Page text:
Nick Abbot 10pm - 1am
Covid-19 contact tracers report taking just a handful of calls per month
5 August 2020, 13:35
Some contact tracers working for the NHS Test and Trace programme in England are making just a handful of calls a month, with one caller telling LBC their wife had made just two since May.
Adam, from Bury, told James O’Brien that his wife was working as a contact tracer and had made just two calls since May – one of which did not answer and the other hung up after ten seconds.
He told LBC: “Each morning she logs on the laptop bang on 8 o’clock, and then it’s breakfast, then perhaps brunch, then she’ll check it again, but ultimately, if you imagine an Excel document that is blank, and each cell, in theory, should have a name and number to ring.
“She’s been doing it since about May, which is salaried by the way, so it’s great for the household.
“She’s made two calls. One didn’t answer, and one got about ten seconds in and hung up.”
Shockingly, the caller even said his wife has been asked to work overtime this week, despite the low workload.
One test and trace caller told The Guardian they had made just a few calls in two months of work and another said they had been working for two and a half months and made just four calls.
She said she had seen a spreadsheet showing around 15 calls a day were being made by a team of more than 55 people.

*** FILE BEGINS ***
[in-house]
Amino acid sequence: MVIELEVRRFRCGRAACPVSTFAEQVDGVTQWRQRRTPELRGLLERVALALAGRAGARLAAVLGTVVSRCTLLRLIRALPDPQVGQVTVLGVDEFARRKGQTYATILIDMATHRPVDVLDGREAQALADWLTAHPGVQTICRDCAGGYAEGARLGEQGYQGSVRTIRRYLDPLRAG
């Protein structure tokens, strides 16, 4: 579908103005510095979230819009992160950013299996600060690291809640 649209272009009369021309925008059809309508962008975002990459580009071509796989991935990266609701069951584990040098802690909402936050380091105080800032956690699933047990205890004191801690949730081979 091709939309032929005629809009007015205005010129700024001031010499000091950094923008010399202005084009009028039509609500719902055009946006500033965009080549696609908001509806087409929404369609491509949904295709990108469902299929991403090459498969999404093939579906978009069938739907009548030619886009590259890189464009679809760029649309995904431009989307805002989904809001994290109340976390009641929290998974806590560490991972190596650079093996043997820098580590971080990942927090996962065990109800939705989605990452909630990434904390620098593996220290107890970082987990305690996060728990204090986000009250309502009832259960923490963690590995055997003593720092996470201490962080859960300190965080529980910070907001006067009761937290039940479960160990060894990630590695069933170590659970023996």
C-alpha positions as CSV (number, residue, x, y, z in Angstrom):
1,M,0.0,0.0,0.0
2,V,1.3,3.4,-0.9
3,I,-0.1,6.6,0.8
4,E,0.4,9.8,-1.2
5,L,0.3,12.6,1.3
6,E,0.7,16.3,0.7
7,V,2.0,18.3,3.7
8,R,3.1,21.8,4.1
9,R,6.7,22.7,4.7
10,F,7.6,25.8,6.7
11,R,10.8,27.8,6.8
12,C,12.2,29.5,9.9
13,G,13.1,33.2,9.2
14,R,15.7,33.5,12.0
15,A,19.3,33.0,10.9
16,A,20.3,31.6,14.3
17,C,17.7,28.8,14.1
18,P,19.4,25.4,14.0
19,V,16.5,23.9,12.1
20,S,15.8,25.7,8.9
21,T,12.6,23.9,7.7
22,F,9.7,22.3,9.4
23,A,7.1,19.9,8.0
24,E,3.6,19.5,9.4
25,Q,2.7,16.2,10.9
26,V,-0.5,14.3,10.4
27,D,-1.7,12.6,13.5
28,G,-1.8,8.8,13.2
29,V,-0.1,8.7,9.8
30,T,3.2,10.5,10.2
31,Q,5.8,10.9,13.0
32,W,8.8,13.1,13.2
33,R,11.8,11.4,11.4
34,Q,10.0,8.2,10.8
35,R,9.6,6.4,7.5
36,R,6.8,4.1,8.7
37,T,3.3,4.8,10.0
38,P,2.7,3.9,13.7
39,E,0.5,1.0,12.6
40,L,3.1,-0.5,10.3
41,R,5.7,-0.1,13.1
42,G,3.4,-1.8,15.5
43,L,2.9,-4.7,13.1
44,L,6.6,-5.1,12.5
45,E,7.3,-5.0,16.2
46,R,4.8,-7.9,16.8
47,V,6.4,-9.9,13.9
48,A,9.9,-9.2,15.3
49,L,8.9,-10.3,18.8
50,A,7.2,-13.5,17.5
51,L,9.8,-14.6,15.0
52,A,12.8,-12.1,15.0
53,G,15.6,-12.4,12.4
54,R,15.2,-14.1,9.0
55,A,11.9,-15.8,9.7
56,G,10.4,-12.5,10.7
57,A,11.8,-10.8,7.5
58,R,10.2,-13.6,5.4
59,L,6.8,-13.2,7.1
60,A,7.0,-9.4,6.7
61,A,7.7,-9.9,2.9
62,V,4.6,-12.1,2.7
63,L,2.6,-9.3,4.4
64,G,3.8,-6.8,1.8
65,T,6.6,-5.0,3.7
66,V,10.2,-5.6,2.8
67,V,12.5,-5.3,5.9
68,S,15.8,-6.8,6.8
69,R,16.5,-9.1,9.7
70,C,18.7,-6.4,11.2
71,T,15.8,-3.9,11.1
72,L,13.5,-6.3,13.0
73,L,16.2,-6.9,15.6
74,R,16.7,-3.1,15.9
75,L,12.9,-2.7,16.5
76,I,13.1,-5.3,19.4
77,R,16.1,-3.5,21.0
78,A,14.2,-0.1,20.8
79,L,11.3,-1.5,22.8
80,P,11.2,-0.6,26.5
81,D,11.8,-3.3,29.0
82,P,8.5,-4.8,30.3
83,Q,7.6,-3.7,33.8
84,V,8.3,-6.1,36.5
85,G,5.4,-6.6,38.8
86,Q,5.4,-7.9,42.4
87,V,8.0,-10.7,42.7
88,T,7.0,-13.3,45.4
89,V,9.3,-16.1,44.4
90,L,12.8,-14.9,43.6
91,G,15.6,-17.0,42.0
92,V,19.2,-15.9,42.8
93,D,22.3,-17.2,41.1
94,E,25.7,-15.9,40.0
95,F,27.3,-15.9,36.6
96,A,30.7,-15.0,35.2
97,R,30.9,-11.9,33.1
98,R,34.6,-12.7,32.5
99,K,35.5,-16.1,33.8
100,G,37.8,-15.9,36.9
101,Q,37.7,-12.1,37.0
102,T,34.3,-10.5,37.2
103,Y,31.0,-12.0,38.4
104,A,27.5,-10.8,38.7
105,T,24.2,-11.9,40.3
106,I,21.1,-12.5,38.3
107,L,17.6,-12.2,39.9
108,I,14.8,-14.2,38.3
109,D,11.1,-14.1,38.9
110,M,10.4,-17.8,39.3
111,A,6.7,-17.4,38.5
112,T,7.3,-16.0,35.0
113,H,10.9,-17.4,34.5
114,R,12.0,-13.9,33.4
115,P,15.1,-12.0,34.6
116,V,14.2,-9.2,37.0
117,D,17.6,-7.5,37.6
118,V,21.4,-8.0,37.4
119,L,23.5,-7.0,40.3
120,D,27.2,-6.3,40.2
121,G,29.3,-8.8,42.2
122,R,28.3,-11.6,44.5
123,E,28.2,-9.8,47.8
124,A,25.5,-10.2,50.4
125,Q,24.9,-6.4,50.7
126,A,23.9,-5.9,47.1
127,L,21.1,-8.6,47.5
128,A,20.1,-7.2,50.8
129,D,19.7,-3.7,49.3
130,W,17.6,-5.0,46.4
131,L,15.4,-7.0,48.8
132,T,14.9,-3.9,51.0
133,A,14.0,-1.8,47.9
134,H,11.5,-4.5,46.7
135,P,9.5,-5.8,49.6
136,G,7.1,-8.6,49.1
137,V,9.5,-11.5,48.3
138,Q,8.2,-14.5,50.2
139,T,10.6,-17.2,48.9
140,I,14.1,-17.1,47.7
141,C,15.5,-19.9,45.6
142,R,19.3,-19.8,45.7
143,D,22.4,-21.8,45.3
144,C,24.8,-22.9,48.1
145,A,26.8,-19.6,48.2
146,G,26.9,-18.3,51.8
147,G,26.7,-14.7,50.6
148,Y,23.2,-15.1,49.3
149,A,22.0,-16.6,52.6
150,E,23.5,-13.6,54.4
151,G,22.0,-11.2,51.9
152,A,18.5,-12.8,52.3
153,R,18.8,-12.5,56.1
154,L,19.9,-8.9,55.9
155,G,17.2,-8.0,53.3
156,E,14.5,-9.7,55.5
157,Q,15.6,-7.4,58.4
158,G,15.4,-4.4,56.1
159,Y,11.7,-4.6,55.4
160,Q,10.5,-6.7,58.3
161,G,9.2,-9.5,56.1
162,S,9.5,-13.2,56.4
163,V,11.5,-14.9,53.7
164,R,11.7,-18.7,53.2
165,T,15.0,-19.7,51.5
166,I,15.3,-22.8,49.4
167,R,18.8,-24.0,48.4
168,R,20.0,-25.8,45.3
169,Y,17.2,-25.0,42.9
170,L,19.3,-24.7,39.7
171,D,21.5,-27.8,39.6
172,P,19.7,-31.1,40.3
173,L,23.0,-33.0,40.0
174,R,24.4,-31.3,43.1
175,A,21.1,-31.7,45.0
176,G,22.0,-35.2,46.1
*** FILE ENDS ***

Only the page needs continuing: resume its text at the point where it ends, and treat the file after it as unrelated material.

One contact tracer told the newspaper: "We could easily make 30 calls a day. I've worked hundreds of hours and only made a handful of calls, and all of them have gone to voicemail.
"It's been very frustrating, and I'm grappling with my own morals because I'm wasting so much (public) money.
"They keep telling us next week it's going to get more busy, and at first you believe that, but over time reality sets in that I may never make a real call, and I'll be paid thousands of pounds by the Government. That's deeply frustrating if you want to help.
Separate data seen by the newspaper show that 471 agents made just 135 calls in two days.
But the Department of Health and Social Care said that it is right there is capacity in the system to ensure those who test positive and their contacts get the attention and support they need.
A spokesperson said: "In just eight weeks, NHS Test and Trace has tested more than 2.6 million people for coronavirus and contacted more than 218,000 people who have tested positive for the virus, or recently been in contact with someone who has tested positive - in order to break the chain of transmission.
"We have over 27,000 contact tracers in place to undertake this vital work and anyone with symptoms should book a test."
It comes after the local authority with the highest Covid-19 infection rate in England has set up its own contact tracing system.
Staff from Blackburn with Darwen Borough Council will use their local knowledge to help find people who have come into contact with someone who has tested positive for the virus.
NHS Test and Trace, which is run by Serco and Sitel through a contract reported to be worth up to £108 million, has faced questions about performance and value for money.
Last month, health expert Professor Sir Chris Ham wrote an opinion piece in the British Medical Journal urging the Government to give local leaders control over the service.
Sir Chris said most people who had been in contact with those confirmed to have the virus were being traced by regional teams from Public Health England and local health protection staff, adding that there were "serious questions about the value for money" of the national telephone based service.